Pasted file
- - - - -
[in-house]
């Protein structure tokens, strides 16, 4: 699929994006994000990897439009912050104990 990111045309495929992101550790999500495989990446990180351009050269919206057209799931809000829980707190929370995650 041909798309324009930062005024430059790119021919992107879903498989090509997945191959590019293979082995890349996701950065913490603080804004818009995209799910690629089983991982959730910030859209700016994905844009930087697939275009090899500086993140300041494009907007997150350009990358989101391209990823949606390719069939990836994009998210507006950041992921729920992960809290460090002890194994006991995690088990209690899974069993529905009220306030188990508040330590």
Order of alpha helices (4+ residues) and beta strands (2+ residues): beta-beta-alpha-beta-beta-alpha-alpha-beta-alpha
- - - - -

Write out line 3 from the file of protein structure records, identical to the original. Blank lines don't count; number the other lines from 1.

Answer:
Order of alpha helices (4+ residues) and beta strands (2+ residues): beta-beta-alpha-beta-beta-alpha-alpha-beta-alpha